The debate surrounding free content has become so heated it melts the keyboards of most Bloggers, Musicians, Visual Artists and other Creators. But does it work for Authors?
Anyone who’s published a book knows that you’re expected to give away a few things for free, including sample chapters, and of course review and publicity copies of your book. Most Authors have done free lectures in exchange for a table at the back of the room from which to sell their stuff.
But what if you gave away the entire book? All the time? To everybody?
Bloggers have been particularly frustrated by the issue of what to give away, and what to sell, at any of the conventions and gatherings I’ve been to in 2009. Most of them have written the equivalent of several books and not gained a penny from their efforts. Bloggers are getting a bit angry about this, because we’ve all seen so many promises of things like huge waves of blogging ad revenue that simply haven’t come true. In addition, people have become quite jaded by a proliferation of quality free content, and don’t seem willing to pay for information that helps them, entertains them, or even makes them money in turn.
But there are people making decent money – in fact, some making fantastic money – giving away content. How are they doing it?
According to Blogger and Podcaster Magazine, there are a few basic ways that people profit from free online content, including (for the most part) advertising, merchandise, and using the content to sell something more valuable: their consulting expertise. Like you, I was worried that this meant that if Authors wanted to learn from other industries and try giving away their books while making money in some other fashion, we might need to place completely unrelated and distracting ads alongside our books, which are now published as websites. This might work for some, but definitely not for all Authors and their creative works.
Seth Godin argues that “…The book is a souvenir.” In the previous link, he discusses several cases where Authors – including himself, of course – who have released their books for free on the internet, are still selling paper or downloadable copies. Why? Because what people pay for is the instrument of delivery. Special leather-bound editions might only sell 250 copies, but they could sell for upwards of $250 per copy. CD’s containing eBooks, along with perhaps some bonus material, are still capable of significant digital cachet. Here’s an Author’s opportunity to partner with a graphic artist and create something elegant, beautiful, and distinctive – something irresistable.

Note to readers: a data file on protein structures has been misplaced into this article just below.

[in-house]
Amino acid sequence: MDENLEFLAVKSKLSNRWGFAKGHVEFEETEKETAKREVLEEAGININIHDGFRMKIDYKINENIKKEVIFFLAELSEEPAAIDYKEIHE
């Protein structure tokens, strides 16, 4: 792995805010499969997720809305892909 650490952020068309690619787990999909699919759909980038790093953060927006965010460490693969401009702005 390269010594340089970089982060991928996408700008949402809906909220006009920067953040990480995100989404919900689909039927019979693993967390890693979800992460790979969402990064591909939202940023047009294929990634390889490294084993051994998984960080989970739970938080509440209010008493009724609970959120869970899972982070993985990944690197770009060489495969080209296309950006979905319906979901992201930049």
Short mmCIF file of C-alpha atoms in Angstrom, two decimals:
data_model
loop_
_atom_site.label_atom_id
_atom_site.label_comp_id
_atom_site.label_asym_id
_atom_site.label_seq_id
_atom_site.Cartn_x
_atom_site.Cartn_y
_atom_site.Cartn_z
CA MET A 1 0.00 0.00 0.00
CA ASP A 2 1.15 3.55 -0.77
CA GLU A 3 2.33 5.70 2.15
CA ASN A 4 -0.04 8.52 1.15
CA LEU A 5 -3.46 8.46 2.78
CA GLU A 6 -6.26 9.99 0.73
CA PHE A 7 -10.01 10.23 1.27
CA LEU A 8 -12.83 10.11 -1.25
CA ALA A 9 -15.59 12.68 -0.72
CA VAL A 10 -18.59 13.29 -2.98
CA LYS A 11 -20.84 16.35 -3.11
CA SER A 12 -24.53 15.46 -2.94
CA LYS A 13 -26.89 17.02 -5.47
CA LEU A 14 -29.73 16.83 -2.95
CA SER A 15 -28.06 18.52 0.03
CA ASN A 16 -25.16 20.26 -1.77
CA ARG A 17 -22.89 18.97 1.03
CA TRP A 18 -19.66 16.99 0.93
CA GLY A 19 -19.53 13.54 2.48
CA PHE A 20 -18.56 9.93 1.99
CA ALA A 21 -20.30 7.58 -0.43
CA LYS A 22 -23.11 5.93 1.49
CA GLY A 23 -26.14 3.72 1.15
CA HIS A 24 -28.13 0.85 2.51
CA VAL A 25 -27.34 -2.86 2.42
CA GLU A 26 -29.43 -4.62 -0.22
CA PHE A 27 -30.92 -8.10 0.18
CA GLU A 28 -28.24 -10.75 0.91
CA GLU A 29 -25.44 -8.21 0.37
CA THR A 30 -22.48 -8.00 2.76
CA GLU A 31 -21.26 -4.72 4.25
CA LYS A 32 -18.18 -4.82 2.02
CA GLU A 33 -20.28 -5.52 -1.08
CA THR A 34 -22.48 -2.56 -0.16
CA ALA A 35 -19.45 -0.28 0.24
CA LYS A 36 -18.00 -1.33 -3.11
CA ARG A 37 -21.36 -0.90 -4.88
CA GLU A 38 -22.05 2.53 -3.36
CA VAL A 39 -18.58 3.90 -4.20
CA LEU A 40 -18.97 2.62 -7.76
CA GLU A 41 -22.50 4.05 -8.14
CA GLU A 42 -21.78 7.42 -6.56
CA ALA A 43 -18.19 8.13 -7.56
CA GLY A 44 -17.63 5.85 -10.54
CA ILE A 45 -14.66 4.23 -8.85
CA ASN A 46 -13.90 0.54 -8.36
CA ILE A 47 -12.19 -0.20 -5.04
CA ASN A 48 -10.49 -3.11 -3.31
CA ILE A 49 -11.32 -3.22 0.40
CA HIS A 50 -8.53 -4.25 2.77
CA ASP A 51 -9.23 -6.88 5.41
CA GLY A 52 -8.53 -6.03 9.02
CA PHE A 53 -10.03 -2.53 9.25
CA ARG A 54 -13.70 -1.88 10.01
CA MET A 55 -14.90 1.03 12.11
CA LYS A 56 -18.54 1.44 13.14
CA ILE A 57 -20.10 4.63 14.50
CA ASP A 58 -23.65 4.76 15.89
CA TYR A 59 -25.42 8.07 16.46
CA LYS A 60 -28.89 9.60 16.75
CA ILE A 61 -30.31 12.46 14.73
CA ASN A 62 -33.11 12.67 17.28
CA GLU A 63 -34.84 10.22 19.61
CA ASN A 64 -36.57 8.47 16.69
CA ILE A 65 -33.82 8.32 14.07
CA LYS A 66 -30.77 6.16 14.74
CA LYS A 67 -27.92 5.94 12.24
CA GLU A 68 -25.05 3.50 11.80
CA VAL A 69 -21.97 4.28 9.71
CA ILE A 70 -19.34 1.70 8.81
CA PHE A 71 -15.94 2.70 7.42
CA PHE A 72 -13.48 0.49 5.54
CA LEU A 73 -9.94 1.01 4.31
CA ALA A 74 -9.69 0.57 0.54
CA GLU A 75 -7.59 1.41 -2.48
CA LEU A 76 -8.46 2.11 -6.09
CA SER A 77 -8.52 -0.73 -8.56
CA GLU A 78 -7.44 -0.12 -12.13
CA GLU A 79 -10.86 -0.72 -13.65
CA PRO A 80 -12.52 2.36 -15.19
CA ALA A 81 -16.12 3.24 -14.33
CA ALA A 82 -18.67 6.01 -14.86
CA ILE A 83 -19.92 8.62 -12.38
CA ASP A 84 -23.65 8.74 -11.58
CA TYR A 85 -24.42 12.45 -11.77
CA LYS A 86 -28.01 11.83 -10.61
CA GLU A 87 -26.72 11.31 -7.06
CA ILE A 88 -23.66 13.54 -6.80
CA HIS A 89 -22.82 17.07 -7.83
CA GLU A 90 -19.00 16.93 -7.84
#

Even 37Signals, the company who created the online project management system called Basecamp (that last one is an affiliate link), offered their ebook Getting Real for free if you read it off their website. They sell a downloadable version for $19, and a paper copy for $25. Despite offering it for free, they’ve sold over 30,000 copies of the downloadable version alone.
Examine this additional model from filmmaker Nina Paley, who created the film Sita Sings the Blues, based on the Ramayana of Valmiki. (Well, why the hell not?) Her very public accounting (see the link under her name) of the ways and how much money she’s made by not selling her film tells us something very important: this model does work, but you have to take a wholistic approach. Just one of those revenue streams is not enough – you need to present a well-rounded series of offerings.
As Paley says on her website, “There is the question of how I’ll get money from all this. My personal experience confirms audiences are generous and want to support artists. Surely there’s a way for this to happen without centrally controlling every transaction. The old business model of coercion and extortion is failing. New models are emerging, and I’m happy to be part of that. But we’re still making this up as we go along. You are free to make money with the free content of Sita Sings the Blues, and you are free to share money with me. People have been making money in Free Software for years; it’s time for Free Culture to follow. I look forward to your innovations.” (Links in previous paragraph are from Paley’s original website. I encourage you to give her money.)
Even with all the heat, I think I’m up for the challenge. Even if it melts this keyboard.